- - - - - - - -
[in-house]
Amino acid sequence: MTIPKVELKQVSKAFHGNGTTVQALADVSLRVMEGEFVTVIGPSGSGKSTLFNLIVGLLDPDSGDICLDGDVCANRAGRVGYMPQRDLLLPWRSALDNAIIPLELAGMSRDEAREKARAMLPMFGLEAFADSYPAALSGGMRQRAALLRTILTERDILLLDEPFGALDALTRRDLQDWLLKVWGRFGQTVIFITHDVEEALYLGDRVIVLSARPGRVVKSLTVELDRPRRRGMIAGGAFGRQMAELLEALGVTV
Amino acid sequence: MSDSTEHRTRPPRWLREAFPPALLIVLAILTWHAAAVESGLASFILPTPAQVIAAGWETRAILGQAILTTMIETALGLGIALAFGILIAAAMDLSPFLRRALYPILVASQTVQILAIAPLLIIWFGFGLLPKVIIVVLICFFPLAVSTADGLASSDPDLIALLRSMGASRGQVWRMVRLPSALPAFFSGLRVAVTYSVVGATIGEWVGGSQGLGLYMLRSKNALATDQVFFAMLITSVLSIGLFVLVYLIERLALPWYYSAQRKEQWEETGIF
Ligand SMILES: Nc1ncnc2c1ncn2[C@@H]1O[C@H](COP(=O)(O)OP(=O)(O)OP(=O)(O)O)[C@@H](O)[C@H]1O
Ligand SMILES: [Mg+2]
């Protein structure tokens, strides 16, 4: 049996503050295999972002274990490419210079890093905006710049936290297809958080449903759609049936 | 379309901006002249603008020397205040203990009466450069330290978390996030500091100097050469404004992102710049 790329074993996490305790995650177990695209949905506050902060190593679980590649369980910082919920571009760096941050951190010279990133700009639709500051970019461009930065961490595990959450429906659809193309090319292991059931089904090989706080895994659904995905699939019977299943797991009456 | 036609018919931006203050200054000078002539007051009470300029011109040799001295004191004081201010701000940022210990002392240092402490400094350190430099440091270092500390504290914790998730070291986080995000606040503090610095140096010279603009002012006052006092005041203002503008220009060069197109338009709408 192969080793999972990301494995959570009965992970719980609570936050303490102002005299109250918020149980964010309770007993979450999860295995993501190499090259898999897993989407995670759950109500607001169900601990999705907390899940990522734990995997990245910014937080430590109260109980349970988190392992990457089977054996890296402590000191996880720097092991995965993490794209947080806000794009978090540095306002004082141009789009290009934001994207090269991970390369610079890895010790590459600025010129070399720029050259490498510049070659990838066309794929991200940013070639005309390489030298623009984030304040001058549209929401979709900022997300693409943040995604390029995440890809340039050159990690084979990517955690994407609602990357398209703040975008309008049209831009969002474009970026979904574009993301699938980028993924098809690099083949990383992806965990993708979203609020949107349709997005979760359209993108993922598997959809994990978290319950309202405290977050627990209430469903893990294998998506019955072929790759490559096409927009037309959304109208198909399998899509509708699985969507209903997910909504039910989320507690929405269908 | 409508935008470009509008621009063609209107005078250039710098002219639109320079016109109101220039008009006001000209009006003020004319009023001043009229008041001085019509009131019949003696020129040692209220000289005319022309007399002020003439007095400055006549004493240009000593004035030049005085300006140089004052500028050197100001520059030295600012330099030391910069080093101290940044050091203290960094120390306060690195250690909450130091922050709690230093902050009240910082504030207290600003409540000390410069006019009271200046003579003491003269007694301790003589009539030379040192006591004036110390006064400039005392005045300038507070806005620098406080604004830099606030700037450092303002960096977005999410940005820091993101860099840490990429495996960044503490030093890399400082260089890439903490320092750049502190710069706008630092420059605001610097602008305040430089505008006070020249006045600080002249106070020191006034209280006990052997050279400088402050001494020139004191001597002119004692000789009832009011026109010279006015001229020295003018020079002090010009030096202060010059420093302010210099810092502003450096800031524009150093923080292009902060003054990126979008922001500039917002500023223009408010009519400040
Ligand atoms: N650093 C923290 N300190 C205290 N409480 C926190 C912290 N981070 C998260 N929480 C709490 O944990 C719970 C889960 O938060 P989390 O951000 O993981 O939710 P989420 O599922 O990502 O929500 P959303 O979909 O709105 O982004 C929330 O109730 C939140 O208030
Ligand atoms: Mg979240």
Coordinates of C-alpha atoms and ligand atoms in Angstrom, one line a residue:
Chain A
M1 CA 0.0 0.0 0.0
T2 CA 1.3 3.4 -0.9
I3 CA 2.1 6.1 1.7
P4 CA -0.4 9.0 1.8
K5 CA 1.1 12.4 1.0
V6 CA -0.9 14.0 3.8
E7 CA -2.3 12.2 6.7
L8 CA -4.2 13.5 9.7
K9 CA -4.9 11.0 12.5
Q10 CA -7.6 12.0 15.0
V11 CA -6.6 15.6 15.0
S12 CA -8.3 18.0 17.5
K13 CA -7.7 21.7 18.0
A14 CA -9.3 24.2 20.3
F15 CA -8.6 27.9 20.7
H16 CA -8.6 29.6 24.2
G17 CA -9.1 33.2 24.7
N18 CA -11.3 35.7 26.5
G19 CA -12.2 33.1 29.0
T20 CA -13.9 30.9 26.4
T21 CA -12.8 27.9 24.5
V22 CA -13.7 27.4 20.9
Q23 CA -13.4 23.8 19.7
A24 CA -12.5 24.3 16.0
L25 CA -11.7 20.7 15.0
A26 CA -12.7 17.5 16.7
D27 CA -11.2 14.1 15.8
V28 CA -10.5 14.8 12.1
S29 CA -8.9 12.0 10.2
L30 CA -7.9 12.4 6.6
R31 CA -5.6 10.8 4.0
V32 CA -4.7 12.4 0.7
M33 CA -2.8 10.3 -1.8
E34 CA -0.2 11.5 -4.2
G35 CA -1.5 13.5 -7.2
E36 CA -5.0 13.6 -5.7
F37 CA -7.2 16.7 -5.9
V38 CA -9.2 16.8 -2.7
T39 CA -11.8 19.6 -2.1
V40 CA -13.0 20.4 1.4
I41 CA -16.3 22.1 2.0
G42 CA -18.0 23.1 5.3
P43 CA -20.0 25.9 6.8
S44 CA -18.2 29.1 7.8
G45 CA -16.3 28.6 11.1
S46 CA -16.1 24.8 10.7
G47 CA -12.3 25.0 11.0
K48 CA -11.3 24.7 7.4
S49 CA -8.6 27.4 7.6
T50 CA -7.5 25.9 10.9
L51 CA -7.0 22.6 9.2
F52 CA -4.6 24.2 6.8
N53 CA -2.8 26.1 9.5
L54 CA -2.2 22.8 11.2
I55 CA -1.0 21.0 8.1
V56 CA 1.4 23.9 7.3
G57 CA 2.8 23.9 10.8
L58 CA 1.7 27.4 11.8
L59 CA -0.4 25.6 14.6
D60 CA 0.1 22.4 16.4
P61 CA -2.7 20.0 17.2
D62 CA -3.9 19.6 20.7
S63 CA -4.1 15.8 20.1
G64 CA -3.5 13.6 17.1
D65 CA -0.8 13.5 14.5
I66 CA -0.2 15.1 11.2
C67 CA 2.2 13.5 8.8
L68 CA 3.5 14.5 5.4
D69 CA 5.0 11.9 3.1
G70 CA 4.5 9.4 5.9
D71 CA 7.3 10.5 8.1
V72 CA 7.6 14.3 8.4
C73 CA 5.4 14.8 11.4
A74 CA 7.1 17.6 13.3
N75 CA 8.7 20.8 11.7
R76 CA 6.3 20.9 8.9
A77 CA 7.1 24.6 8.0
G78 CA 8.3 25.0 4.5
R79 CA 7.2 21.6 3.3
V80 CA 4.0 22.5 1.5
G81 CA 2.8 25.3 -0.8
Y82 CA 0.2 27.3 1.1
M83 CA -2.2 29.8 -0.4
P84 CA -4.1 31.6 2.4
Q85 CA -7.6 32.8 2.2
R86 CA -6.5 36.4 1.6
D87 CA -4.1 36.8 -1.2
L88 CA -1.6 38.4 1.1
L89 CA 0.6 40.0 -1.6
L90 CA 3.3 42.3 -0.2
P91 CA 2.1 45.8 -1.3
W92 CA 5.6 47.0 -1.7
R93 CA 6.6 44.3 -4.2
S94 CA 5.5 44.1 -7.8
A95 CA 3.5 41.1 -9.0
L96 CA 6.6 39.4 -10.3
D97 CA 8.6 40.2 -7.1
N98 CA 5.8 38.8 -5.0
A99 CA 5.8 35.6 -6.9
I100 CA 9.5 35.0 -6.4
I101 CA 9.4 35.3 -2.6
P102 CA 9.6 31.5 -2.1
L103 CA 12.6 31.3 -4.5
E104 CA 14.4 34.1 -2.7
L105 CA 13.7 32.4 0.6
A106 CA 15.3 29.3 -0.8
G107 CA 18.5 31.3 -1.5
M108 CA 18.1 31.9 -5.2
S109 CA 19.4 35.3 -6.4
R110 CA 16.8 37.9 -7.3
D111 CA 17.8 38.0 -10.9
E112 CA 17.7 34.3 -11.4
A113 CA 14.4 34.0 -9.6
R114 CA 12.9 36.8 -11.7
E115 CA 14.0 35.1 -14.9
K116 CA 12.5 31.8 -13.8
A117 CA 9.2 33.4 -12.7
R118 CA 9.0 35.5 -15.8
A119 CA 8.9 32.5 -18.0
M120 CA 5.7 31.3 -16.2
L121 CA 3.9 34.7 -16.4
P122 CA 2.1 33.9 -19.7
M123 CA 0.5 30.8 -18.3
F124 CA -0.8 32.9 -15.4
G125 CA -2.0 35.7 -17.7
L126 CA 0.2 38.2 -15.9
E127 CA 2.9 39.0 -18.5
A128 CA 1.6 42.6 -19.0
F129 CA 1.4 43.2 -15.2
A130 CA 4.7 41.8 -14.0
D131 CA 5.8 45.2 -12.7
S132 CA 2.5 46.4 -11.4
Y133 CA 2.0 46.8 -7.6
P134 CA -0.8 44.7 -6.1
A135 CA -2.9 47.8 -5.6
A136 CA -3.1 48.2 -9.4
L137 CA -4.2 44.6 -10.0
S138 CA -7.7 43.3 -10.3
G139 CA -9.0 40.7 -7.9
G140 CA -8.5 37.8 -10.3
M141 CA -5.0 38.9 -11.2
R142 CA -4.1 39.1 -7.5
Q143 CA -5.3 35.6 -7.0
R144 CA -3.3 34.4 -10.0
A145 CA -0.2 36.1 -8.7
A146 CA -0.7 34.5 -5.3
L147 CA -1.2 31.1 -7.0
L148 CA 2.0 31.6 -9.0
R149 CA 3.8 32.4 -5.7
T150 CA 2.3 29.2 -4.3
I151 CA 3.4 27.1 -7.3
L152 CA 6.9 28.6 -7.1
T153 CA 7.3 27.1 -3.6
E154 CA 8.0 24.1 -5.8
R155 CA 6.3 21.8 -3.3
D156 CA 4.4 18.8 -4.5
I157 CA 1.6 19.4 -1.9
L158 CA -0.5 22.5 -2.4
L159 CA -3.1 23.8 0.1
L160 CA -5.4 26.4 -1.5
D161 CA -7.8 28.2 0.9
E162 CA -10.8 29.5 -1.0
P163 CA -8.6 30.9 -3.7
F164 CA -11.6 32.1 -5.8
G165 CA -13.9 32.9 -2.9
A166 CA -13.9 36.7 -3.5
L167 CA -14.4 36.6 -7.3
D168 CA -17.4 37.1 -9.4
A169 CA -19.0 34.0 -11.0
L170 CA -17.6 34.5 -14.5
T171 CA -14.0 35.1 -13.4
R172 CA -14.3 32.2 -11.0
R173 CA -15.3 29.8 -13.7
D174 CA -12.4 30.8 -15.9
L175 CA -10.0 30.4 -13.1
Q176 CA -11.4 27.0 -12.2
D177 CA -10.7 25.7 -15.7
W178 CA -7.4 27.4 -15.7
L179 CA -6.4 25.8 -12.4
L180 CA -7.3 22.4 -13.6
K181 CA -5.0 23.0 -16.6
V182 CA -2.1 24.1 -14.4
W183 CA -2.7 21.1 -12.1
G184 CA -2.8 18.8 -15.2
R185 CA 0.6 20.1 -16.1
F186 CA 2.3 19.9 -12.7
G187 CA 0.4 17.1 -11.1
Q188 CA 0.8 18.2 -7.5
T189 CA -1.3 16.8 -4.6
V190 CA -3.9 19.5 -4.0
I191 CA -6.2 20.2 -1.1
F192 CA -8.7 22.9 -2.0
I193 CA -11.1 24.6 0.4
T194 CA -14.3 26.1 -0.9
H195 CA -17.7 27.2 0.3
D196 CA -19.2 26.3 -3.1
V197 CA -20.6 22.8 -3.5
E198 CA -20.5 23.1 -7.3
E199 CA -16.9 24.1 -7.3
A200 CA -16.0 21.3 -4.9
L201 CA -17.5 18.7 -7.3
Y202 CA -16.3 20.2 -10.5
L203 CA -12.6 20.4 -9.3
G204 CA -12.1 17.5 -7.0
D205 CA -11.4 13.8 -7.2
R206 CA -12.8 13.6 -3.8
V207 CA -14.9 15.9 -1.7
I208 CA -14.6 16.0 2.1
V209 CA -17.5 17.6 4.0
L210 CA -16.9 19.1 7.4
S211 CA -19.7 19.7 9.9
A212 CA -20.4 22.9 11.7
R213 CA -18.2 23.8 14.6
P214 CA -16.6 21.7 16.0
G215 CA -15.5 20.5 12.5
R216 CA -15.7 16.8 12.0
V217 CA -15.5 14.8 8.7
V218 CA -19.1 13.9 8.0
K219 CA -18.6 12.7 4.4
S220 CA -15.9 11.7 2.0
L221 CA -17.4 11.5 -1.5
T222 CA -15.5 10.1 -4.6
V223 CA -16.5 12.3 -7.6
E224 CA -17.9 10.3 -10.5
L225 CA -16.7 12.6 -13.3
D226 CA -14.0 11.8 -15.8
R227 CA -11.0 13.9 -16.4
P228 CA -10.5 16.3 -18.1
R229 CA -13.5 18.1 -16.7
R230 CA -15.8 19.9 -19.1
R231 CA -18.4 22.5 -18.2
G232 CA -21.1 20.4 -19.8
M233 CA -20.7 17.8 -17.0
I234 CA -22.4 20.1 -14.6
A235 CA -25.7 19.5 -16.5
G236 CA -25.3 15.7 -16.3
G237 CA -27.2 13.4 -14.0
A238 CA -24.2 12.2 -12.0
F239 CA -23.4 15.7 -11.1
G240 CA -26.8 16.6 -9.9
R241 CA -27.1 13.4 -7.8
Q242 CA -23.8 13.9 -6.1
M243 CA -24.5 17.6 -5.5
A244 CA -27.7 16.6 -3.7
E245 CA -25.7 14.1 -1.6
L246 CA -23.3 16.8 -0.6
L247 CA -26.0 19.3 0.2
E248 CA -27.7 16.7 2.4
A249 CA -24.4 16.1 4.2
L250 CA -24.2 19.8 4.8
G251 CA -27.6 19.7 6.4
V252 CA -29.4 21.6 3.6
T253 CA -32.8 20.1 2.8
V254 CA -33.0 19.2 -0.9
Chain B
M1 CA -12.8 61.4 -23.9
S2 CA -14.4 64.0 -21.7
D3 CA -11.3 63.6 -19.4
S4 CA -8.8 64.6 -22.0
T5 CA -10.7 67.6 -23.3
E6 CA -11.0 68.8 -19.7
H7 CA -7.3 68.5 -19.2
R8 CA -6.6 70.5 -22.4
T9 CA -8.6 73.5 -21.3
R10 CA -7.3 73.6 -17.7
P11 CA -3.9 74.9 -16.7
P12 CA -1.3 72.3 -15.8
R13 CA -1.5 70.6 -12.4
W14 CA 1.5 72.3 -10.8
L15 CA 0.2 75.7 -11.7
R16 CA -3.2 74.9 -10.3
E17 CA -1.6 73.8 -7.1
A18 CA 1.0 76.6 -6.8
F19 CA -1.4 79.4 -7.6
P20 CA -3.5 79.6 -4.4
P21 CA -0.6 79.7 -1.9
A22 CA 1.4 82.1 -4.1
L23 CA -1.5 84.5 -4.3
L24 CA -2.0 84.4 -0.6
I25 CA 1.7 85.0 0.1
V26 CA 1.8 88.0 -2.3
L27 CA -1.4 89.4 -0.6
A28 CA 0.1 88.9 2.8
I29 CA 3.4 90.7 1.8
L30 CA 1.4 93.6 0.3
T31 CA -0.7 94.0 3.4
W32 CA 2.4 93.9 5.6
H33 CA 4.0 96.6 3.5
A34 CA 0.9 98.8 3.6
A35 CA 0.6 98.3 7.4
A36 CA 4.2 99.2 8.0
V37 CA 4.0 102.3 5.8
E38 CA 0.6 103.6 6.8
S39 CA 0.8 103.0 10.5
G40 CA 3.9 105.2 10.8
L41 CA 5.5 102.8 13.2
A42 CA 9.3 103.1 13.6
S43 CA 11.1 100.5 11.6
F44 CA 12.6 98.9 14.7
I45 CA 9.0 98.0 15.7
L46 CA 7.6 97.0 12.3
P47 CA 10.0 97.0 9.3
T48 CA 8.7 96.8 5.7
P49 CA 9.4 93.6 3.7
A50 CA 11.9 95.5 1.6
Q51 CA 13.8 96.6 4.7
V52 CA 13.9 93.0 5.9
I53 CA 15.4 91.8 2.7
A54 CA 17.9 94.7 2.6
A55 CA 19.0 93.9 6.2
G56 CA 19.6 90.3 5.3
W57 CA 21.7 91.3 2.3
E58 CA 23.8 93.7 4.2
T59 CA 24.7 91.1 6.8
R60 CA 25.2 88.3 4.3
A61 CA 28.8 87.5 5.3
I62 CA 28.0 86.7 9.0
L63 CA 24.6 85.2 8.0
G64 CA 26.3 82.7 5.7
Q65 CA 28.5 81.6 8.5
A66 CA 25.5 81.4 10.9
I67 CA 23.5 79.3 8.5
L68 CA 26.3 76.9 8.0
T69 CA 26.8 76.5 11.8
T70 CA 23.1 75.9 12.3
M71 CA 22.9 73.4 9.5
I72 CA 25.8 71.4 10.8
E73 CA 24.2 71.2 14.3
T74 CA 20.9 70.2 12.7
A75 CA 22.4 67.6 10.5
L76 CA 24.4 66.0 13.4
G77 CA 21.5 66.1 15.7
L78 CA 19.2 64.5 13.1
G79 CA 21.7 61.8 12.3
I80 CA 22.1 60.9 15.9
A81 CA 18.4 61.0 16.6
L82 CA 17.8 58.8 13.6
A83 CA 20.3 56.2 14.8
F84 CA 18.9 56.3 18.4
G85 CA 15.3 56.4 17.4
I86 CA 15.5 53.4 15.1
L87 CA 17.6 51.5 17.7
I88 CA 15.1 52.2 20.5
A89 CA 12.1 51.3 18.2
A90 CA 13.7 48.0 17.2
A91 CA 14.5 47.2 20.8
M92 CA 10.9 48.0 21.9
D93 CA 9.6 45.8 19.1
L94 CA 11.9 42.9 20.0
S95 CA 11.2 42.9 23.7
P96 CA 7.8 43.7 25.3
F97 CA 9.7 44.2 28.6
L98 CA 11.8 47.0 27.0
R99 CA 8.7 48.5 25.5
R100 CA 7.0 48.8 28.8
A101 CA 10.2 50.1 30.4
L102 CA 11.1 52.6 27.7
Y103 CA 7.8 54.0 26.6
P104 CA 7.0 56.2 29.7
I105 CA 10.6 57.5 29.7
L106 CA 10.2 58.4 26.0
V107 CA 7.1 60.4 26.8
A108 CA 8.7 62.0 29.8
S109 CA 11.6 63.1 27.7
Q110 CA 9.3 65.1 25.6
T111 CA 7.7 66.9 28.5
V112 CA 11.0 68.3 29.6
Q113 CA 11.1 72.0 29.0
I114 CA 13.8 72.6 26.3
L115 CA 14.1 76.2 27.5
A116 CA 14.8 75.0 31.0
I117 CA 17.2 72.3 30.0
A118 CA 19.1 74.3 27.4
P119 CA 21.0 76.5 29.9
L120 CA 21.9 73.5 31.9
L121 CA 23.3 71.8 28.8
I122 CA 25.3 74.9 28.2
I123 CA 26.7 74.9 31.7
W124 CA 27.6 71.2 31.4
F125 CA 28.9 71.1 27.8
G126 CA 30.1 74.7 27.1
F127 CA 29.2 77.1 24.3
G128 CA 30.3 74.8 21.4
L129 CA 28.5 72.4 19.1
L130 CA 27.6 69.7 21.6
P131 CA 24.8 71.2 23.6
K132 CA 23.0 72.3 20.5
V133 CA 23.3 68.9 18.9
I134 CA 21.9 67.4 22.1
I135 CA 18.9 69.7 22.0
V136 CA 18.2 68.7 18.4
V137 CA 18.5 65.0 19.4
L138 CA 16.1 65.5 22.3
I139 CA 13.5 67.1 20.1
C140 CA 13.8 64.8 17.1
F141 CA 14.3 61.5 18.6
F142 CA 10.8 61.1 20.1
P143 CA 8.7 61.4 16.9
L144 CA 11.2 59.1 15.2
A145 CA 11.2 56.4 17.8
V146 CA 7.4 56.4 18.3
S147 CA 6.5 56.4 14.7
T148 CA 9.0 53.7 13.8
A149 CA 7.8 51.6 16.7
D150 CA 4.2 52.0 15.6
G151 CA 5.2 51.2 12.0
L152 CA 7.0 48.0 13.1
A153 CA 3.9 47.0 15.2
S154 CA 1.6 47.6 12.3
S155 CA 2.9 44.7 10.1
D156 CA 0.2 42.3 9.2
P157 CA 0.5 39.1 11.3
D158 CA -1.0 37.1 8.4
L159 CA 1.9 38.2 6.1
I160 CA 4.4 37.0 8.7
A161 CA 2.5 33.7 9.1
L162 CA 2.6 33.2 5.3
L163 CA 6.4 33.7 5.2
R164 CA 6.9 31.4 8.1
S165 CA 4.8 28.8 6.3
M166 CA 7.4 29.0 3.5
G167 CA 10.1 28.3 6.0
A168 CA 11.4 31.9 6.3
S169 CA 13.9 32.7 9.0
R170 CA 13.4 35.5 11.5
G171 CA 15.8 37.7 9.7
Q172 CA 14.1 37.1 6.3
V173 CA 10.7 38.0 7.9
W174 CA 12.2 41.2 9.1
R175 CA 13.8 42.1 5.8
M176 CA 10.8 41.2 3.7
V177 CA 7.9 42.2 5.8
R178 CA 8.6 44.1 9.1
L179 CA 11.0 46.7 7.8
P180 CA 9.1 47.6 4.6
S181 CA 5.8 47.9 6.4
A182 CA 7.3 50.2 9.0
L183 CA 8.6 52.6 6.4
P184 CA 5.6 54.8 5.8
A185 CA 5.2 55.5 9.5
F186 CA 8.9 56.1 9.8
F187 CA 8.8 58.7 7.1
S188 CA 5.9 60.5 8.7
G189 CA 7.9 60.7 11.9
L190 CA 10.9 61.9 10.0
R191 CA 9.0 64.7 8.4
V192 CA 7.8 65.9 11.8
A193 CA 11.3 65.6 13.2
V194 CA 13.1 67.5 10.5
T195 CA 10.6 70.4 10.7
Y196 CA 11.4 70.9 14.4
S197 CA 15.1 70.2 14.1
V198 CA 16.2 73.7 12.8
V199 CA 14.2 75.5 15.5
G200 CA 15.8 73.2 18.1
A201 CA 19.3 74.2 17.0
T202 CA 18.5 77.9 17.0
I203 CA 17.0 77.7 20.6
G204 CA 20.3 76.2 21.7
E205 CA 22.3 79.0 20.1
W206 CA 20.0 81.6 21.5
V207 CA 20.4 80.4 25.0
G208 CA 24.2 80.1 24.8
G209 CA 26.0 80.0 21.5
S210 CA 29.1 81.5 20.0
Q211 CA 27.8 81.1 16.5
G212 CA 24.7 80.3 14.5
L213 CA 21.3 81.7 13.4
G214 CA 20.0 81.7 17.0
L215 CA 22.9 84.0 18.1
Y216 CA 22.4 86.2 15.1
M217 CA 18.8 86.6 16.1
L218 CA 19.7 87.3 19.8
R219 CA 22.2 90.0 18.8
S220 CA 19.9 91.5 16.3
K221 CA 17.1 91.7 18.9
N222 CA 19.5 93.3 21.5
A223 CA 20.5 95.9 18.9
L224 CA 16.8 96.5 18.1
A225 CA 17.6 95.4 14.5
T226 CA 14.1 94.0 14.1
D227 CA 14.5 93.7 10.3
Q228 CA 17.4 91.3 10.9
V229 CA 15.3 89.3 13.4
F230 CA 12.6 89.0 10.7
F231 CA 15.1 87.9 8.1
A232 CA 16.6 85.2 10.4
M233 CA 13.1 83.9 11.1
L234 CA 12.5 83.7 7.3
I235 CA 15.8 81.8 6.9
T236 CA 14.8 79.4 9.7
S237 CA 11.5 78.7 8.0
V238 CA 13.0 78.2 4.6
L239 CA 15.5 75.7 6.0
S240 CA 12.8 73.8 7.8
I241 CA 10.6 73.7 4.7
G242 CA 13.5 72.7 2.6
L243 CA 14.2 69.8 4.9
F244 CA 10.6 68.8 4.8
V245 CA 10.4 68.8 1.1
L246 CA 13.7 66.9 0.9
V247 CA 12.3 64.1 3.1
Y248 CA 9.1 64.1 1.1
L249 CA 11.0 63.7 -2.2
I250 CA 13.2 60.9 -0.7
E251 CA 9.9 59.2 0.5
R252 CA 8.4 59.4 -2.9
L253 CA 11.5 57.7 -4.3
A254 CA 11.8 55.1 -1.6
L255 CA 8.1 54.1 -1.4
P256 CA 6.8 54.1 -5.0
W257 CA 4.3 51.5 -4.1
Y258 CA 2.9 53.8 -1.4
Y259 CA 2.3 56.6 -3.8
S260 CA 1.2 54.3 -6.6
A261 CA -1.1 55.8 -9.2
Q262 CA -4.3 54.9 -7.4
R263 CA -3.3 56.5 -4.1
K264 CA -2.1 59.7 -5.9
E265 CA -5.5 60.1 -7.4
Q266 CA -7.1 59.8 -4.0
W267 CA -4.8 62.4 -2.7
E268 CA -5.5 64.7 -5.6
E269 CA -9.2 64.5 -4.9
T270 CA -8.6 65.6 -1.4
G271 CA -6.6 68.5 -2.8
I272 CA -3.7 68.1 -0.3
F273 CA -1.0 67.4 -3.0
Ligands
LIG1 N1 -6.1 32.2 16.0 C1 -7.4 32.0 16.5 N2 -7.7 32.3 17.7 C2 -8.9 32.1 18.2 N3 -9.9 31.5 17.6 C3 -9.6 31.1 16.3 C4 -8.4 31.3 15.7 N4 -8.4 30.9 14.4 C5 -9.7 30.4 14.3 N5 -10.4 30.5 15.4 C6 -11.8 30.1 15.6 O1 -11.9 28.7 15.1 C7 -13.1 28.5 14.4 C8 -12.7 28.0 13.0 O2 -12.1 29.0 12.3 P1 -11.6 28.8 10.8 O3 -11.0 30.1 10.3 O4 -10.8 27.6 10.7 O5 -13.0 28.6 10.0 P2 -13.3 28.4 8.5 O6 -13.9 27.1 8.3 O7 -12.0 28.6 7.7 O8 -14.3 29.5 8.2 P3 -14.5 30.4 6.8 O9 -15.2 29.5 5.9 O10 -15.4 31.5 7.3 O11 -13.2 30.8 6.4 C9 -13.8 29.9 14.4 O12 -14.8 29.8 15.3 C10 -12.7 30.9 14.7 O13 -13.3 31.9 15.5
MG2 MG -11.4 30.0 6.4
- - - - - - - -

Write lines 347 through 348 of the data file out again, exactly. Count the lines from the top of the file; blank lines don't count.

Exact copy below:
L82 CA 17.8 58.8 13.6
A83 CA 20.3 56.2 14.8